Jerusalem visit is in doubt
MR Dick Spring's proposed visit to Jerusalem was still in doubt last night after he met the Israeli Foreign Minister, Mr David Levy, at Iveagh House.
Mr Levy invited the Tanaiste and Minister for Foreign Affairs to visit Israel. He assured him and journalists that the Palestinians and specifically the President of the National Authority, Mr Yasser Arafat - are now prepared to accept a visit by the EU Troika which would not include Orient House.
Mr Spring visited Orient House, the unofficial Palestinian headquarters in East Jerusalem in June 1995. That provoked a major dispute within the then Labour government. Its Likud successor is even more adamantly opposed to what is seen as tacit partial recognition of Palestinian claims of rights to the city.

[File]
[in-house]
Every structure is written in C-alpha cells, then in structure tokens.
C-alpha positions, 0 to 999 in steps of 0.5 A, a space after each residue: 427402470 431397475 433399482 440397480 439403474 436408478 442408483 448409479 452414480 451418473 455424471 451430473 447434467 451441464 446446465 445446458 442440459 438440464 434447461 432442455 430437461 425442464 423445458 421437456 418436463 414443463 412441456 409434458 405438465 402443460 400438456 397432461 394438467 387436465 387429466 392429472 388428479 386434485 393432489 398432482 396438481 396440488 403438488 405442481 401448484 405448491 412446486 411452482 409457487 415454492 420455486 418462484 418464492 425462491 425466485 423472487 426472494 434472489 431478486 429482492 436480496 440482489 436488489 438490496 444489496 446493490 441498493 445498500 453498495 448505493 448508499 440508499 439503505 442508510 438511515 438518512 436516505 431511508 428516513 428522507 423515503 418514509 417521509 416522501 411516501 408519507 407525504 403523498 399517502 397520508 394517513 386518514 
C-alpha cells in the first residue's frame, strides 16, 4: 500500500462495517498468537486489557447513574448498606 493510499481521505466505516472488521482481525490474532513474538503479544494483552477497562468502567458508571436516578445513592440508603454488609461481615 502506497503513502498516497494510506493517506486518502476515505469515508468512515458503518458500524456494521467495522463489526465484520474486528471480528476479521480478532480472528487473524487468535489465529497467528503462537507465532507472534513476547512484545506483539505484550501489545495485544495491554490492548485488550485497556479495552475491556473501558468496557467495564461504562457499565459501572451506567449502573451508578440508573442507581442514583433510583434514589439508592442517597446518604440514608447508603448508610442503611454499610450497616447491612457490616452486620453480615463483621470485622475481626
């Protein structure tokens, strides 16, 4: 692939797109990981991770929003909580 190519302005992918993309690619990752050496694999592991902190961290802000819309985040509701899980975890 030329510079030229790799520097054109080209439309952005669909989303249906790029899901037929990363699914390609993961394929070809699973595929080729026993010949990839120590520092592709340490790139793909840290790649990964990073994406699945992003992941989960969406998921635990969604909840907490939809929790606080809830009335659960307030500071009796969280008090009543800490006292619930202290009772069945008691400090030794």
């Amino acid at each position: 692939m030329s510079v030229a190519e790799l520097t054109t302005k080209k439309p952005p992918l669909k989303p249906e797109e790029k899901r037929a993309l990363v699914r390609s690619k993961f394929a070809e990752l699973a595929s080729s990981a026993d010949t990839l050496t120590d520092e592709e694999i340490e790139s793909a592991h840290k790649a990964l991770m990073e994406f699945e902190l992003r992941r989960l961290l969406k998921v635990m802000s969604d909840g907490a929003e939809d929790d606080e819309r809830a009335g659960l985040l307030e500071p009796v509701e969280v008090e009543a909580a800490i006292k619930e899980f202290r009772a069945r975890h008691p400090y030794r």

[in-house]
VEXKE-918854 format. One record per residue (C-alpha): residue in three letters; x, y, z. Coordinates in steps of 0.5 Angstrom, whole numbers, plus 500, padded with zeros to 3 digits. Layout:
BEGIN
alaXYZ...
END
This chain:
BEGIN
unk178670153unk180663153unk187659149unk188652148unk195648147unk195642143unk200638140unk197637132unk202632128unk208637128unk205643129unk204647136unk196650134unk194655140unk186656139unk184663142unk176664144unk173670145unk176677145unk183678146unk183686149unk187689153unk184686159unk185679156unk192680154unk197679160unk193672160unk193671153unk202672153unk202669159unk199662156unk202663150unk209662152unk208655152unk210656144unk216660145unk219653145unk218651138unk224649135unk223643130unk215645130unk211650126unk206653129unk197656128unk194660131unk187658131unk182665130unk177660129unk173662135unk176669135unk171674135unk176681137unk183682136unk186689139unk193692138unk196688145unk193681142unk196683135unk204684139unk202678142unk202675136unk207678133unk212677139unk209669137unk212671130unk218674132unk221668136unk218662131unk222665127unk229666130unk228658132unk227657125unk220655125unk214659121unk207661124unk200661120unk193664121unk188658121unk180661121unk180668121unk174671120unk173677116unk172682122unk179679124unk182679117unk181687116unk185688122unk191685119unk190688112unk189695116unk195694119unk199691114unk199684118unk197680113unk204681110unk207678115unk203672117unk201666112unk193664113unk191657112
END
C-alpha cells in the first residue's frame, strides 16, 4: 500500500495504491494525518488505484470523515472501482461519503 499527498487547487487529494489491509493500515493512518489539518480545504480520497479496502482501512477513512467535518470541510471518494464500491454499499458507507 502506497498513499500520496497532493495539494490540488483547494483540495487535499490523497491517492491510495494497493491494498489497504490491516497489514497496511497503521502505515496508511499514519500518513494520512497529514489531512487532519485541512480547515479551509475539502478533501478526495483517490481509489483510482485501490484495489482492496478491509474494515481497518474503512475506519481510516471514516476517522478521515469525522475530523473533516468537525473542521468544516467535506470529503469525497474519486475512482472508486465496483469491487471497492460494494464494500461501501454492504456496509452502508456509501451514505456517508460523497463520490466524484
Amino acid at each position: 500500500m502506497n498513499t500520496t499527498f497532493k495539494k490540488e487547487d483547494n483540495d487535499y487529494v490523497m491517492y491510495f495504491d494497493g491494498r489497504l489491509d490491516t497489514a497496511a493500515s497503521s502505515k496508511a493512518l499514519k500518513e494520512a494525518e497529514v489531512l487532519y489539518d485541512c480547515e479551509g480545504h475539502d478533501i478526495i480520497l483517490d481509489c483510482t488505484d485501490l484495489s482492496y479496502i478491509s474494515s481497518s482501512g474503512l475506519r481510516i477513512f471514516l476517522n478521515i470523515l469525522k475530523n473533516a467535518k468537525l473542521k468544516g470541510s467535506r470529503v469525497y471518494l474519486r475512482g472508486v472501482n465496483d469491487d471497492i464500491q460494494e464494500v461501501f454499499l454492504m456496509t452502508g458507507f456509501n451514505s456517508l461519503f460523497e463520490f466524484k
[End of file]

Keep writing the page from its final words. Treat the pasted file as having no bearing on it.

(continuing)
Diplomatic sources said last night, however, that the signals from Palestinian representatives suggested they did not accept Mr Levy's interpretation.
Mr Levy said that Mr Arafat had given a clear and unambiguous promise to respect the clause in the peace accords that the Palestinians would not base any political institutions in the city.
Mr Spring said that he would be consulting the Palestinian Authority on the issues raised, and reporting to the informal meeting of foreign ministers this weekend in Tralee.
He also said he had expressed the concerns of the EU to Mr Levy over what is seen as the stalling of the peace process and the decision of the Israeli authorities to sanction new settlement-building on the West Bank.
Mr Levy will today meet the Taoiseach, Mr Bruton.